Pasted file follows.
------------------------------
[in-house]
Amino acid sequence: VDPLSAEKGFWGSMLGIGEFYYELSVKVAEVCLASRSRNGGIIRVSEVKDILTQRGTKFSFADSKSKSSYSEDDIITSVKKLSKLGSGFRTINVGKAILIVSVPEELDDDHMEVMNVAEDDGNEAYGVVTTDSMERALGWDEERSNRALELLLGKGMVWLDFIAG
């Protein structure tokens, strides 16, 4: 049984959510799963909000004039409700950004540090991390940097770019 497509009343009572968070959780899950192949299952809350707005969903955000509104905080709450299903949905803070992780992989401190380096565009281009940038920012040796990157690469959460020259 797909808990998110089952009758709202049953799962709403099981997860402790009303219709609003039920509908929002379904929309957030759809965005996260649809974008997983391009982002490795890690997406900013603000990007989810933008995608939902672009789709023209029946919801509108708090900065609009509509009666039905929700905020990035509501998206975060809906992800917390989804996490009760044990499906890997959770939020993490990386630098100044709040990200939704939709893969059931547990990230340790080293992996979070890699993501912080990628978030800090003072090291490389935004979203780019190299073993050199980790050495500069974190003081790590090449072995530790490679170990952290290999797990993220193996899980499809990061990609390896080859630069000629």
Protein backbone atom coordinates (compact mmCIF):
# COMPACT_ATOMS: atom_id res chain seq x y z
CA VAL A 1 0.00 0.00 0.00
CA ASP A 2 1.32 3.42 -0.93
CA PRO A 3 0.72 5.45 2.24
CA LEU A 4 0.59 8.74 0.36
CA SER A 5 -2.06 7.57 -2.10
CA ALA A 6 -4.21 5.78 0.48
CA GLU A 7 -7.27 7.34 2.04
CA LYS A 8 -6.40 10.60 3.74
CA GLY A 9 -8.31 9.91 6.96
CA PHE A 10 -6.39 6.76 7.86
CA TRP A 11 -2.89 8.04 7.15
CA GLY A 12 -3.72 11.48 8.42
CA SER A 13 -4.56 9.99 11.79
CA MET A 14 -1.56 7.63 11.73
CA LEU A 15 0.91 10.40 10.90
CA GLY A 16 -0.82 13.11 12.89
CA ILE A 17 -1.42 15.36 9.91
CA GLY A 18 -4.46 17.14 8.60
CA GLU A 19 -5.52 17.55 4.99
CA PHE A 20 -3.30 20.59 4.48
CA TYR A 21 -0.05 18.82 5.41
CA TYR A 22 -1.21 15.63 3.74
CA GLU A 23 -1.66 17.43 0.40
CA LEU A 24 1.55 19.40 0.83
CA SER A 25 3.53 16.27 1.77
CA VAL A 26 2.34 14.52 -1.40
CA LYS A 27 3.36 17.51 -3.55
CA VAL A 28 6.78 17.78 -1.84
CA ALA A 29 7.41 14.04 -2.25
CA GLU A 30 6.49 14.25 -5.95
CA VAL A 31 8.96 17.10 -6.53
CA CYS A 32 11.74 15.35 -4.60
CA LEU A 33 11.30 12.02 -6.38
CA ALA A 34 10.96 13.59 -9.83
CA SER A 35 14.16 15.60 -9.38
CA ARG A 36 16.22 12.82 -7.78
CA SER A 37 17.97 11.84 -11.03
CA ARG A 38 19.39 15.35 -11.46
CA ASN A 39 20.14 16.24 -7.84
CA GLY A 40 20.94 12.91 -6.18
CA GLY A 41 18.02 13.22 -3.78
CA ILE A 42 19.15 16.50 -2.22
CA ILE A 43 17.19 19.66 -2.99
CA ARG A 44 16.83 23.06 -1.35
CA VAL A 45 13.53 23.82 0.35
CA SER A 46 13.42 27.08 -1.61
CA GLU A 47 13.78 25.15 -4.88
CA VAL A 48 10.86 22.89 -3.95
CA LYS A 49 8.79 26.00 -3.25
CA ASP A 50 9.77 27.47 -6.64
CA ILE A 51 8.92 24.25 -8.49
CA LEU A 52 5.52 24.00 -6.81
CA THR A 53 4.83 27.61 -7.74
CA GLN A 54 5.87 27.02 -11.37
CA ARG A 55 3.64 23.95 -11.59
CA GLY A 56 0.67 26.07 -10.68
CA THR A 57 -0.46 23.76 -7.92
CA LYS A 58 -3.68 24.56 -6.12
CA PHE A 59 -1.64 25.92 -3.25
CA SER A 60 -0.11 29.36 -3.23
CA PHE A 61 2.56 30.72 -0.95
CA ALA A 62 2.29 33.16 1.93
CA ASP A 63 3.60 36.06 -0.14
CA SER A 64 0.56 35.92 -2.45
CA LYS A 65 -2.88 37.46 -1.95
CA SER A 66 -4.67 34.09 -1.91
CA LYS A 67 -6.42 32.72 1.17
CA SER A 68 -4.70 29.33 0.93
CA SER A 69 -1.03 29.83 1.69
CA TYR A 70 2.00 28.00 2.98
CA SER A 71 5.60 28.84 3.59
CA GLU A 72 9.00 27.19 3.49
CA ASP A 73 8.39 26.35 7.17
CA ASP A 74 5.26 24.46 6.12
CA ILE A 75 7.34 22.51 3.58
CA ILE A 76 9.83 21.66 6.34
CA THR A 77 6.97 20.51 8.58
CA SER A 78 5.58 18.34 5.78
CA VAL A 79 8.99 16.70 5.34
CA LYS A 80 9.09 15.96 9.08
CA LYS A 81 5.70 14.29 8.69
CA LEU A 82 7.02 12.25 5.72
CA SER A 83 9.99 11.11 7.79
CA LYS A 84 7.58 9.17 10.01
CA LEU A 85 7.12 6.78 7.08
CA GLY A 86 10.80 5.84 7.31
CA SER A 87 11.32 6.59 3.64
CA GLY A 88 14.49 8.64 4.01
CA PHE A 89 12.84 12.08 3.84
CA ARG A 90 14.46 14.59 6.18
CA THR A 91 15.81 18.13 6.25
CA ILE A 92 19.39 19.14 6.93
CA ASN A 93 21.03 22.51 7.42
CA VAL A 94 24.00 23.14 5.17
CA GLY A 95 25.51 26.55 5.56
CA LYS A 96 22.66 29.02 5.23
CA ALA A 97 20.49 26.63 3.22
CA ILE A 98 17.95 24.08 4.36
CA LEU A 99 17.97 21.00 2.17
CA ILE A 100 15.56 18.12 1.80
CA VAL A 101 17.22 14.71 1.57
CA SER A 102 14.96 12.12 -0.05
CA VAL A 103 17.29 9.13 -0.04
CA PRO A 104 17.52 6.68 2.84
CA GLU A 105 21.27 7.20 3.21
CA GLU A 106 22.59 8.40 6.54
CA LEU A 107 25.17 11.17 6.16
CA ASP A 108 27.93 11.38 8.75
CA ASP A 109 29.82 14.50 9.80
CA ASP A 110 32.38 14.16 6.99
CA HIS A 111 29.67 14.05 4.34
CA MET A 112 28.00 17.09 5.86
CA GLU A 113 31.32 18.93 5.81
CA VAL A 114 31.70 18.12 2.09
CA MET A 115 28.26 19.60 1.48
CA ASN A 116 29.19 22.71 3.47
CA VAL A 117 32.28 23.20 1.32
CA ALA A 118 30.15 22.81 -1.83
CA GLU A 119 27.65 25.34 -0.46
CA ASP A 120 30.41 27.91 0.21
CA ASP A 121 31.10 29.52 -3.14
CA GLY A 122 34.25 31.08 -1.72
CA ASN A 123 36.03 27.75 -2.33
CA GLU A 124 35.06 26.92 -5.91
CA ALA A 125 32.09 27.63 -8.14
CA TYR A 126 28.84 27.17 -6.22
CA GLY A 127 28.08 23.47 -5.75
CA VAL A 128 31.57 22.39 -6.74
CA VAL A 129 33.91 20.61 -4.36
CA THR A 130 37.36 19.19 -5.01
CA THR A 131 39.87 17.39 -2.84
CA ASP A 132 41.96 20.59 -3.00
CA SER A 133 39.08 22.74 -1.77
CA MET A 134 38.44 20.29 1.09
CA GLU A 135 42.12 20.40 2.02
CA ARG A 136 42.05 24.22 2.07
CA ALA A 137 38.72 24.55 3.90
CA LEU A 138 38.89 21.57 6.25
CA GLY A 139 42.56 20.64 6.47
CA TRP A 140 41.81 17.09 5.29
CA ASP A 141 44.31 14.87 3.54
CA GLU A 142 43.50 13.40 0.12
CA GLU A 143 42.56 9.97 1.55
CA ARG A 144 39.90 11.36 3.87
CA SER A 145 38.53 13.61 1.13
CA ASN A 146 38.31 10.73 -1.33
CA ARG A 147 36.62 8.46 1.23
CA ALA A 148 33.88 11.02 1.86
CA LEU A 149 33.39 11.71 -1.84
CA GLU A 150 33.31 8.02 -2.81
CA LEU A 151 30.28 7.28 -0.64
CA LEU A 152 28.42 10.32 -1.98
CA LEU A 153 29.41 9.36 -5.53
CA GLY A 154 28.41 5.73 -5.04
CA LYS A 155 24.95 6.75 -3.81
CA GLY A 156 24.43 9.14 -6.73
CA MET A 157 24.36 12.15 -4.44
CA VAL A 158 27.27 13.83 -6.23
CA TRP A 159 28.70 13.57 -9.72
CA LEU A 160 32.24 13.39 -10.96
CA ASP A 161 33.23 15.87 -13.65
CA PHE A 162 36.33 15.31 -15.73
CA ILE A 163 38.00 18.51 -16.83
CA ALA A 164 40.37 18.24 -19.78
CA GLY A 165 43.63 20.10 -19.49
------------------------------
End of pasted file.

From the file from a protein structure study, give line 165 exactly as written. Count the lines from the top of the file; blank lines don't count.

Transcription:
CA LEU A 160 32.24 13.39 -10.96